Windhorst: Chris Paul and Stephen Curry. They are simply two of the most exciting players/highlight makers in the league. Curry is a threat to shoot the moment he steps over half court, and Paul is a threat to throw a lob from anywhere on the floor. There have been so many injuries, though, the choice in this category has taken some hits.

3. Which team playing on Christmas has impressed you most?

Arnovitz: The Oklahoma City Thunder. We knew they could score with Durant, Russell Westbrook and Serge Ibaka, but the Thunder have leveraged their length and speed to assemble a Pacers-like defense -- the best we've seen in the West.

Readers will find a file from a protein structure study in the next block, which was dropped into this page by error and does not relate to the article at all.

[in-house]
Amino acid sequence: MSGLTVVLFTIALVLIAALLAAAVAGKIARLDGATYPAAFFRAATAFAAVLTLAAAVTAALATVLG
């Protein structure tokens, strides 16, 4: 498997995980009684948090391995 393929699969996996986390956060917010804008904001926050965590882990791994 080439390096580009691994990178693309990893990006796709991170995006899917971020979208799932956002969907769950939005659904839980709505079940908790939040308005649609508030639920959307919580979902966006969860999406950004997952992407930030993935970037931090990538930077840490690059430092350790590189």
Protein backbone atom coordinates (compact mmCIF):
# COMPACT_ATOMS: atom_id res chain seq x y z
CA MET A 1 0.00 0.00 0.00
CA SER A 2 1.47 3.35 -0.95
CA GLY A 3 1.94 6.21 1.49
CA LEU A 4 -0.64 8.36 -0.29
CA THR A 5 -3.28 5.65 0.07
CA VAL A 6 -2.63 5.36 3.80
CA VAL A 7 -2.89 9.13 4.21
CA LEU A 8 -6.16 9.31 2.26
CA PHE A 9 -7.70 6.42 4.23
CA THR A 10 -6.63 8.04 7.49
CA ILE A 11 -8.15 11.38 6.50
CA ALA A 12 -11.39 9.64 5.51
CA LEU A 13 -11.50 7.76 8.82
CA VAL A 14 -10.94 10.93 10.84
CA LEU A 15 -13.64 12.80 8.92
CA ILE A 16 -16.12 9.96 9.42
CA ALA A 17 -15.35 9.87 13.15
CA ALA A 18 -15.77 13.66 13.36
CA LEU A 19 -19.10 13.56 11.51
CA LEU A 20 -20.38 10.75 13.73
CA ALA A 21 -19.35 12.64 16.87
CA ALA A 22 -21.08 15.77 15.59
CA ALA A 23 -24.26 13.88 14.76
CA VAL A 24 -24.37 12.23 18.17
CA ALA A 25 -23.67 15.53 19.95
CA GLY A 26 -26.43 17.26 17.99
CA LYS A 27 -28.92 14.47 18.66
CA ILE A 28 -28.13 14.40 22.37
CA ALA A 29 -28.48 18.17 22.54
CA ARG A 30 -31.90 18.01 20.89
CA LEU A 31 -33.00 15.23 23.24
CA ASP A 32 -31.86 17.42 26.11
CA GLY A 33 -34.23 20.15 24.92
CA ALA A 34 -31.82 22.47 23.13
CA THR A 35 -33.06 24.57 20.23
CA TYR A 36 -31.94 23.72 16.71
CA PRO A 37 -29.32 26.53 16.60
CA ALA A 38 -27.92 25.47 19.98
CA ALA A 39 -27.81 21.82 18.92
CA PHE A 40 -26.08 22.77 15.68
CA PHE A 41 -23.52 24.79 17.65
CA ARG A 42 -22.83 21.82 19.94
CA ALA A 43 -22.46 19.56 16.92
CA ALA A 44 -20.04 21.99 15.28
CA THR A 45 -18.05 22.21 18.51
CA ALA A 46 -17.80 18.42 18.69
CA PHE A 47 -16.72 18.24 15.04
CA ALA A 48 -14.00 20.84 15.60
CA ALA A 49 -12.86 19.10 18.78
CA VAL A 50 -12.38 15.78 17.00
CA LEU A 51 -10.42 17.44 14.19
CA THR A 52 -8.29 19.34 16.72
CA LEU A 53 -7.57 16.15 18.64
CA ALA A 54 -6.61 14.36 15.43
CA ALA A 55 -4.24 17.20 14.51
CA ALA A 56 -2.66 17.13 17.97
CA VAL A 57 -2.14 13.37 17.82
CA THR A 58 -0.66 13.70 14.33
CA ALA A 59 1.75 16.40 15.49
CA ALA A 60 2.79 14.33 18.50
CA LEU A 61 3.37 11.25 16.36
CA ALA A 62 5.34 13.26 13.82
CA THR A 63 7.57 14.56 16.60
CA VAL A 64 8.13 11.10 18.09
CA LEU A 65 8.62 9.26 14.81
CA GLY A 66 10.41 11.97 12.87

Elhassan: None! Every team playing on Christmas is either playing at an expected performance level (Rockets, Spurs, Thunder) or below expectation (Bulls, Nets, Knicks). No overachievers in this group.

Lynch: San Antonio. I'll learn to stop underestimating the Spurs one of these years, but I had my doubts before the season. They keep making all of the right moves, however. Gregg Popovich knows precisely how to get the most out of his players without playing them too long, and their defense has been spectacular.

Strauss: The Thunder just keep creating talent. I didn't think much of Steven Adams or Jeremy Lamb as lottery picks, but they've been valuable for OKC this season. Reggie Jackson has really impressed. He's always attacked the basket with a deft kind of violence, but now he's gaining court awareness.